The Lazy Tour of Two Idle Apprentices HTML version
In the autumn month of September, eighteen hundred and fifty-seven, wherein
these presents bear date, two idle apprentices, exhausted by the long, hot
summer, and the long, hot work it had brought with it, ran away from their
employer. They were bound to a highly meritorious lady (named Literature), of
fair credit and repute, though, it must be acknowledged, not quite so highly
esteemed in the City as she might be. This is the more remarkable, as there is
nothing against the respectable lady in that quarter, but quite the contrary; her
family having rendered eminent service to many famous citizens of London. It
may be sufficient to name Sir William Walworth, Lord Mayor under King Richard
II., at the time of Wat Tyler's insurrection, and Sir Richard Whittington: which
latter distinguished man and magistrate was doubtless indebted to the lady's
family for the gift of his celebrated cat. There is also strong reason to suppose
that they rang the Highgate bells for him with their own hands.
The misguided young men who thus shirked their duty to the mistress from whom
they had received many favours, were actuated by the low idea of making a
perfectly idle trip, in any direction. They had no intention of going anywhere in
particular; they wanted to see nothing, they wanted to know nothing, they wanted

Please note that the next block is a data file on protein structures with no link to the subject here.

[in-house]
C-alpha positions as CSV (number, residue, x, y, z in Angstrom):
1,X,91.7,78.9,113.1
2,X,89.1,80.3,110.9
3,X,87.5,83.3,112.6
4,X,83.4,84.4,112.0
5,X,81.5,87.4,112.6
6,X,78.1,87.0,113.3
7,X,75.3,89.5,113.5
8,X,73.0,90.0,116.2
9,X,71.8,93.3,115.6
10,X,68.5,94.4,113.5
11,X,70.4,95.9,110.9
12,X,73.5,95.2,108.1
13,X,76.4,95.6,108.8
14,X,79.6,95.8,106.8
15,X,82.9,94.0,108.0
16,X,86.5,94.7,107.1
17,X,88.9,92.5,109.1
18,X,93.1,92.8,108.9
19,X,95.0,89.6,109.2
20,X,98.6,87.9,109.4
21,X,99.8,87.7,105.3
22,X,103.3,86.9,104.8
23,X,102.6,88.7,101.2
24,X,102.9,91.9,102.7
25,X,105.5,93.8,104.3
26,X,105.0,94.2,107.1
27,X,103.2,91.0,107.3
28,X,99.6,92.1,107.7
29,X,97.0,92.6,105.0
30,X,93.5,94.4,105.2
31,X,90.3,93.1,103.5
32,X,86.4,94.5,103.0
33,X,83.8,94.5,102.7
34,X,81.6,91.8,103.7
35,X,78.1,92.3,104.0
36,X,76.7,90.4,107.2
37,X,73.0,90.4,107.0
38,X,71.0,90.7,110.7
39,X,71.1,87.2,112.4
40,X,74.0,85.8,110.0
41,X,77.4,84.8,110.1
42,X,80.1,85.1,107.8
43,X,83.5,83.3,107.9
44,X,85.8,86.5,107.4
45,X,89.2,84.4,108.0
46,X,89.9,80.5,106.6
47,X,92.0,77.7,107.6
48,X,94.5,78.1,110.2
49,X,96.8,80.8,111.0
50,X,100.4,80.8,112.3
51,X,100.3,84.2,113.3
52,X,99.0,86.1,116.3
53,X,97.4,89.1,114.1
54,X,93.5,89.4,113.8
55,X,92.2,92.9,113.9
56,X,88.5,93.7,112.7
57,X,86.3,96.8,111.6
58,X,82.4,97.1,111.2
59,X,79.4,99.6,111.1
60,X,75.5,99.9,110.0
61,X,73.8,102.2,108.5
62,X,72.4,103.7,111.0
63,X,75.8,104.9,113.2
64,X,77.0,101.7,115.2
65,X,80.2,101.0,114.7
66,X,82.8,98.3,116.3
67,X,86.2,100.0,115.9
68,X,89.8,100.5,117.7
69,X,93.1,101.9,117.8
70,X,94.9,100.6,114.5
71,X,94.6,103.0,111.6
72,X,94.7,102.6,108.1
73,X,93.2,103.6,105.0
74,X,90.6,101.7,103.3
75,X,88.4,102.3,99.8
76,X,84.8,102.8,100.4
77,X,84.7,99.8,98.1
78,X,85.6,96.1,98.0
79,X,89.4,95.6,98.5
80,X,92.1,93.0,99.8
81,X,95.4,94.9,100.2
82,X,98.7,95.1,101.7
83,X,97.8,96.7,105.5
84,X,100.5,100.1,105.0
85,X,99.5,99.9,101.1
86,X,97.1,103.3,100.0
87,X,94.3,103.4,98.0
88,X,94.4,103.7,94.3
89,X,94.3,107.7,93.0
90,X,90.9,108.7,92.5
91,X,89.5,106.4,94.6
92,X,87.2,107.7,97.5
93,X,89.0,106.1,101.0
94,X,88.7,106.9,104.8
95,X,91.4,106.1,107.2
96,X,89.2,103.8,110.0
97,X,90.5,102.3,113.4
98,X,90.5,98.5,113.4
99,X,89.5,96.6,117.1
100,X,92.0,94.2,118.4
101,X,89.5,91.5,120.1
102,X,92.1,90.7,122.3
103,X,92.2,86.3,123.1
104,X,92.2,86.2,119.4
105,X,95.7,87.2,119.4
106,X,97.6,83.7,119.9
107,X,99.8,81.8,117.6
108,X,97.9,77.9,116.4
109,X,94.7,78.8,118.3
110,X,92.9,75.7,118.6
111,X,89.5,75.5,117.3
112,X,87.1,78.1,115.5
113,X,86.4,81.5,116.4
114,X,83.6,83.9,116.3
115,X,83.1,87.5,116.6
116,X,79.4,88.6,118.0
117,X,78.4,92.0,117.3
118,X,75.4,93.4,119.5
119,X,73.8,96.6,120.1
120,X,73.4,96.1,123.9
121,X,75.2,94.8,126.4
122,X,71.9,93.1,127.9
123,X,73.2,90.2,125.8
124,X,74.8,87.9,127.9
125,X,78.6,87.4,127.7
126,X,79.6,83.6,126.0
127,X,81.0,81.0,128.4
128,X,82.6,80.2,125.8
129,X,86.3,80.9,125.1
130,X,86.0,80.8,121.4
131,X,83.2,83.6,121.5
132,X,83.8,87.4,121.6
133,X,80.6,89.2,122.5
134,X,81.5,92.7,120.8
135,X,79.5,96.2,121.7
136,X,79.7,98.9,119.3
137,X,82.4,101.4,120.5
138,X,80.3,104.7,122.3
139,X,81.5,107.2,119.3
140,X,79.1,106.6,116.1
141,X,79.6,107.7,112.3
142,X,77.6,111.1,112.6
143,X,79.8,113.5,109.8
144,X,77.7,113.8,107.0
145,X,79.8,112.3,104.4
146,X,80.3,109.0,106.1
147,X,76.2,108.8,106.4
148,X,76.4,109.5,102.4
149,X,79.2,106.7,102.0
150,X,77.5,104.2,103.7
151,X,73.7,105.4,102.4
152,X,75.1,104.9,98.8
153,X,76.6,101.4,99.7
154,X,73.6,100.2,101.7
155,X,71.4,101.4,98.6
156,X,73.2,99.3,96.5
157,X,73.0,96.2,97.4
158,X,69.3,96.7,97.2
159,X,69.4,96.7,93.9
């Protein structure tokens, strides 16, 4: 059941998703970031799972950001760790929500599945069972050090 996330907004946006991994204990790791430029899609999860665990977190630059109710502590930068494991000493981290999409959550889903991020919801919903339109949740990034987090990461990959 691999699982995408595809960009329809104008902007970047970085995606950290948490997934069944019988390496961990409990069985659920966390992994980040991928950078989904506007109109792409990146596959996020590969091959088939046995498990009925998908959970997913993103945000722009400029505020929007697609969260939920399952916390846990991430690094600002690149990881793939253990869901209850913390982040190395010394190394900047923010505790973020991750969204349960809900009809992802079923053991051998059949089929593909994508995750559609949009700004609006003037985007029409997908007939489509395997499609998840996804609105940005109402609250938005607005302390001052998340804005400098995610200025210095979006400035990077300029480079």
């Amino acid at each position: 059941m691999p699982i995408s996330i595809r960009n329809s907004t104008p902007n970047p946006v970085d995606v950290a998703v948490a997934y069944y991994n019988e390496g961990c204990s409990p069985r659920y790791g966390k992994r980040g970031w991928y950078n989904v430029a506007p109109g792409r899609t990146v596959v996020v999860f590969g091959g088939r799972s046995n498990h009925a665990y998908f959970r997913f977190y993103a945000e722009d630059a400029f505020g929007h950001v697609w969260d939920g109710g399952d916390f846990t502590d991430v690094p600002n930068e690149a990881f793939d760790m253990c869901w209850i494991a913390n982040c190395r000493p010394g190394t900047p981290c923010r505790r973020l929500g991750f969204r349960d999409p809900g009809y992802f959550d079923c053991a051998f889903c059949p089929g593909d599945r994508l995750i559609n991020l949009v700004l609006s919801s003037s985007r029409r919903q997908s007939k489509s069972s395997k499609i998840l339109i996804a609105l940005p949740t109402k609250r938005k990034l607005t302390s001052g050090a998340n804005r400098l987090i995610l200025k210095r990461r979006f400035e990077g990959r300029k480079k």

to learn nothing, they wanted to do nothing. They wanted only to be idle. They
took to themselves (after HOGARTH), the names of Mr. Thomas Idle and Mr.
Francis Goodchild; but there was not a moral pin to choose between them, and
they were both idle in the last degree.
Between Francis and Thomas, however, there was this difference of character:
Goodchild was laboriously idle, and would take upon himself any amount of pains
and labour to assure himself that he was idle; in short, had no better idea of
idleness than that it was useless industry. Thomas Idle, on the other hand, was
an idler of the unmixed Irish or Neapolitan type; a passive idler, a born-and- bred
idler, a consistent idler, who practised what he would have preached if he had
not been too idle to preach; a one entire and perfect chrysolite of idleness.
The two idle apprentices found themselves, within a few hours of their escape,
walking down into the North of England, that is to say, Thomas was lying in a
meadow, looking at the railway trains as they passed over a distant viaduct -
which was HIS idea of walking down into the North; while Francis was walking a
mile due South against time - which was HIS idea of walking down into the North.
In the meantime the day waned, and the milestones remained unconquered.
'Tom,' said Goodchild, 'the sun is getting low. Up, and let us go forward!'
'Nay,' quoth Thomas Idle, 'I have not done with Annie Laurie yet.' And he
proceeded with that idle but popular ballad, to the effect that for the bonnie young